It’s no secret that technology continues to outpace even the nimblest marketing plans. So how do we outsmart smart homes and stay relevant to consumers? I sat with our CEO Michael Caccavale to discuss.
The ways in which consumers are acquiring goods and services are ever-expanding. We are in the driver’s seat when it comes to competition among brands, both in price and value. And beyond that, we are more in control of the customer experience than we’ve ever been. How are brands responding to that? I recently had a chat with our CEO Michael Caccavale about direct-to-consumer (D2C) marketing and what it means to marketers.
For marketers, leveraging their data management platform (DMP) is the key to mapping, measuring, and ensuring each marketing dollar is well-placed. According to eMarketer, “DMPs help marketers find the inventory they seek by creating custom audience segments.” And once you know your target audience, you know where to spend. Great if you have a DMP. What if you don’t? I sat down with our CEO Michael Caccavale to discuss.
As marketers – and as consumers – connecting the dots between previous and future behavior is the key to appreciating a good offer when we see one. And today, that’s not as simple as recommending a fun pair of boots after I bought designer jeans. With our offices, mobile devices, and homes all connected and talking to each other, being on time and on message is increasingly complicated. I recently sat down with our CEO Michael Caccavale to talk about the challenges and opportunities that marketers can uncover when we look at the smart home market.
Coming off of the holiday season, retailers have an opportunity to look back at what worked – and what didn’t – and refine their plans for the new year. And while the holiday retail spike can provide a lot of insight, it’s important to look at the broader view to understand the entire year. Our CEO Michael Caccavale and I took a look at eMarketer’s consumer behavior roundup and discussed some fundamental considerations that marketers simply cannot overlook any time of the year.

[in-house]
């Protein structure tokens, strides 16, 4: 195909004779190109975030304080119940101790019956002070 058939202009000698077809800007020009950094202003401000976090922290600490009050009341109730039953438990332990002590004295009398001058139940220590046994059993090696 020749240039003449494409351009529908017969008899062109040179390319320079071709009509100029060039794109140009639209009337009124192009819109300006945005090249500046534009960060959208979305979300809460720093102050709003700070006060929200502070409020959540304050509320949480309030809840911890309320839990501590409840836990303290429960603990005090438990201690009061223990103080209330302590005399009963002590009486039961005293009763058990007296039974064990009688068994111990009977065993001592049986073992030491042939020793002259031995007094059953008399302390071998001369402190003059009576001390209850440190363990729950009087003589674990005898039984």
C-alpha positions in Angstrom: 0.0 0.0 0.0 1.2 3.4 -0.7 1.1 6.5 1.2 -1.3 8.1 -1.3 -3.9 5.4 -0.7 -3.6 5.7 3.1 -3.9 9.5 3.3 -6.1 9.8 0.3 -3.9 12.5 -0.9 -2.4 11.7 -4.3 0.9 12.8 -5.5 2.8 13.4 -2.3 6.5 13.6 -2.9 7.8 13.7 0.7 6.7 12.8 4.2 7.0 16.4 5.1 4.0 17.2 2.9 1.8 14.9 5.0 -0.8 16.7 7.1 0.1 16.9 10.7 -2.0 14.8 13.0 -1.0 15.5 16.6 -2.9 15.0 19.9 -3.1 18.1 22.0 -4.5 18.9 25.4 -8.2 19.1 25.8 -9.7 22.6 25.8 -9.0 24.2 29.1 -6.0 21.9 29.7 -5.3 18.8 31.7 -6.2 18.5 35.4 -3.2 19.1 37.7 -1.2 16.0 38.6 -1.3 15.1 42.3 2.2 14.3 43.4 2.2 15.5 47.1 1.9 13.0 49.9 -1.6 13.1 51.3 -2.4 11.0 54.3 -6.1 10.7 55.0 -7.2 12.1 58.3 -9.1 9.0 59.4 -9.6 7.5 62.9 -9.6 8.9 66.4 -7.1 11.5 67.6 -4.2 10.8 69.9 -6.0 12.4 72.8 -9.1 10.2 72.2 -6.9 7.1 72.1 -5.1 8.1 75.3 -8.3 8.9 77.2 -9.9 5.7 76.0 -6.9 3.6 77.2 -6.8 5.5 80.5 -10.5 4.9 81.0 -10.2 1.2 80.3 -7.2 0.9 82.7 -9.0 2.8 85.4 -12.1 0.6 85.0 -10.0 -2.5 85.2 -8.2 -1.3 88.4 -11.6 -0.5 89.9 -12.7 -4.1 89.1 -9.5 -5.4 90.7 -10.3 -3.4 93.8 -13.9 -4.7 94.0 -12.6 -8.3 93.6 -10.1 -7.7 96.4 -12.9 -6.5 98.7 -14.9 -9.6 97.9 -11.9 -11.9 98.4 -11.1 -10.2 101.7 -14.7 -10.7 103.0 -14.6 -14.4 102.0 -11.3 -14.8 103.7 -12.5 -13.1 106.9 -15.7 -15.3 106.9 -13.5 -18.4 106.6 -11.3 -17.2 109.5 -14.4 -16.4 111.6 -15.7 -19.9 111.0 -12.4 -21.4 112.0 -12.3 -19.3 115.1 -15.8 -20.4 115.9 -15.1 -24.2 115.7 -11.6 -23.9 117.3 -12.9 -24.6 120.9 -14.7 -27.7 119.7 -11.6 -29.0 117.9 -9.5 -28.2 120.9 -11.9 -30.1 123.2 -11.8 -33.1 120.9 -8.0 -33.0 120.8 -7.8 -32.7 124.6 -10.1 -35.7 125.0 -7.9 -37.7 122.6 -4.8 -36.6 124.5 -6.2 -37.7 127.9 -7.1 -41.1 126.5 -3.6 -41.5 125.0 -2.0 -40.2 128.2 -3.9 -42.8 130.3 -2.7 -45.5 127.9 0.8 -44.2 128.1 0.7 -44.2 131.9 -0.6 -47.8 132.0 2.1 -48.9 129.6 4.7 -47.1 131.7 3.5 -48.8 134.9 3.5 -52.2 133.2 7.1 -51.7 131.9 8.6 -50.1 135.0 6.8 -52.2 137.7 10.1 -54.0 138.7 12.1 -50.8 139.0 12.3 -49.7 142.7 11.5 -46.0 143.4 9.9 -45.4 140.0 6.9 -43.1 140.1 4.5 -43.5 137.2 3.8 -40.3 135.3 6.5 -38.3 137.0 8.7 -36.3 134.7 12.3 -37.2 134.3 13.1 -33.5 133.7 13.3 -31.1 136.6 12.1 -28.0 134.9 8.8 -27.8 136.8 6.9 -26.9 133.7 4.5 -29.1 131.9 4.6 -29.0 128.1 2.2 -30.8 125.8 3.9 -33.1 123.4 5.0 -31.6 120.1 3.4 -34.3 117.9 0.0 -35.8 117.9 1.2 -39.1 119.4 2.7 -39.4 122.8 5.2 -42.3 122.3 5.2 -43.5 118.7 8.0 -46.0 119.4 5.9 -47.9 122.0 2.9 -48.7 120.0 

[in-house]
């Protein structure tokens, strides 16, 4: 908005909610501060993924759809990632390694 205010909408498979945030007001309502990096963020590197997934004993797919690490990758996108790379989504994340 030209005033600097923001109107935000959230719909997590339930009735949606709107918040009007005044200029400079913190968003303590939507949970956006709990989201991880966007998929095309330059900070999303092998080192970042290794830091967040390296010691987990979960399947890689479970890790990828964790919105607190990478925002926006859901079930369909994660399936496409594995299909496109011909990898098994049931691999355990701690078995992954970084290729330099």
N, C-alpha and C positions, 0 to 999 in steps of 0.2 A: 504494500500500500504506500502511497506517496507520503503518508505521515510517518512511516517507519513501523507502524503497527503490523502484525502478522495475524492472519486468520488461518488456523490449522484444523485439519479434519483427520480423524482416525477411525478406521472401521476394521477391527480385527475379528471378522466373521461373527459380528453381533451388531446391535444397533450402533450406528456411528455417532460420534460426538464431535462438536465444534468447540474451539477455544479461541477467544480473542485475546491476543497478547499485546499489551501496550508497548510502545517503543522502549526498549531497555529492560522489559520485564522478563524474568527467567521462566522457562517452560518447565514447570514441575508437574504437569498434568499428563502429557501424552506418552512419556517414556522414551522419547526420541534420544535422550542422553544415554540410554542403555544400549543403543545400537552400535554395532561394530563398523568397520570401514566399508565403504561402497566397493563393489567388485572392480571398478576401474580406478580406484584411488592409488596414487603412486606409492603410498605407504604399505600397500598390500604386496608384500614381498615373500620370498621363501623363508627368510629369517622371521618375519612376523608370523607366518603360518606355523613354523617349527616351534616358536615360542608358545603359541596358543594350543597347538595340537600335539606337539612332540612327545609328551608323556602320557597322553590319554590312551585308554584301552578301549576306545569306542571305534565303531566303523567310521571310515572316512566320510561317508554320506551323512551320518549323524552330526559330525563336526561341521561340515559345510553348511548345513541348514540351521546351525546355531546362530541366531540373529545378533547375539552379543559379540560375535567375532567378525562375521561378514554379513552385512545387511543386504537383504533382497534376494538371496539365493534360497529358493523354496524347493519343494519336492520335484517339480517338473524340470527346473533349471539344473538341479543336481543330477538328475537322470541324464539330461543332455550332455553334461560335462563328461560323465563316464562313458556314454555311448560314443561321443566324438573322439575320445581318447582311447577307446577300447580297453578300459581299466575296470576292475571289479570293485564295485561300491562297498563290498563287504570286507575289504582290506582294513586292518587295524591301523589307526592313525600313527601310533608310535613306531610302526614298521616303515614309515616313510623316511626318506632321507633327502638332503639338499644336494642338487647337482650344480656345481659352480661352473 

We’ve long known that social media is a deep data mine. It’s a space where (digitally speaking) communities gather, where people give of their personal information, and where companies can deepen their relationships with consumers through relevant content. That Facebook, our once favorite cat video- and baby photo-filled distraction from work, has become the central focus of election tampering signals a significant shift in our perception of social media as purely “social.” It is, in fact, a very powerful tool. Our CEO Michael Caccavale and I recently discussed this in more depth.
Smart grids and domestic alternative energy production are changing the rules of engagement between energy customers and their suppliers. At the same time, deregulation and a new set of diverse domestic digital media service providers entering the market demand broader and more intelligent marketing strategies. These changes create instability in a market that has been stable for many years. It forces the suppliers, particularly the energy suppliers, to abandon business practices that have long been serving them and adopt a more flexible and agile growth model, an uncomfortable position, particularly for the larger organizations in the sector.
It used to be that the household electric bill was a simple recurring monthly statement. Regulation gave customers confidence that they were being charged a fair price for their energy. The monthly price fluctuated in a predictable way. Customers got into the habit of setting up a recurring direct debit from their payment account and then not really thinking about it again. But forces are at work now that are causing household energy consumers to pay more attention to the details on their bill and to sense the fluctuations more acutely. So, don’t think your customers aren’t paying attention to the electric bill. Your customers are actually getting increasingly interested in the details of their bill.
Consumers are adopting disruptive technology at an accelerating rate and this is changing their behavior. Energy companies, historically slow in responding to changes in consumer behavior, reluctant to invest in consumer analytics systems, and unprepared to take advantage of their own customer data, are at a disadvantage. Energy companies must review their marketing strategies and develop their digital assets in anticipation of a changing competitive landscape and evolving customer expectations.
“Attribution—the practice of assigning credit to any advertising- or marketing-driven interaction or other brand-imposed touchpoint—is essential for marketers looking to plan and optimize media channels in this increasingly fragmented, digitally driven world.” – Lauren Fisher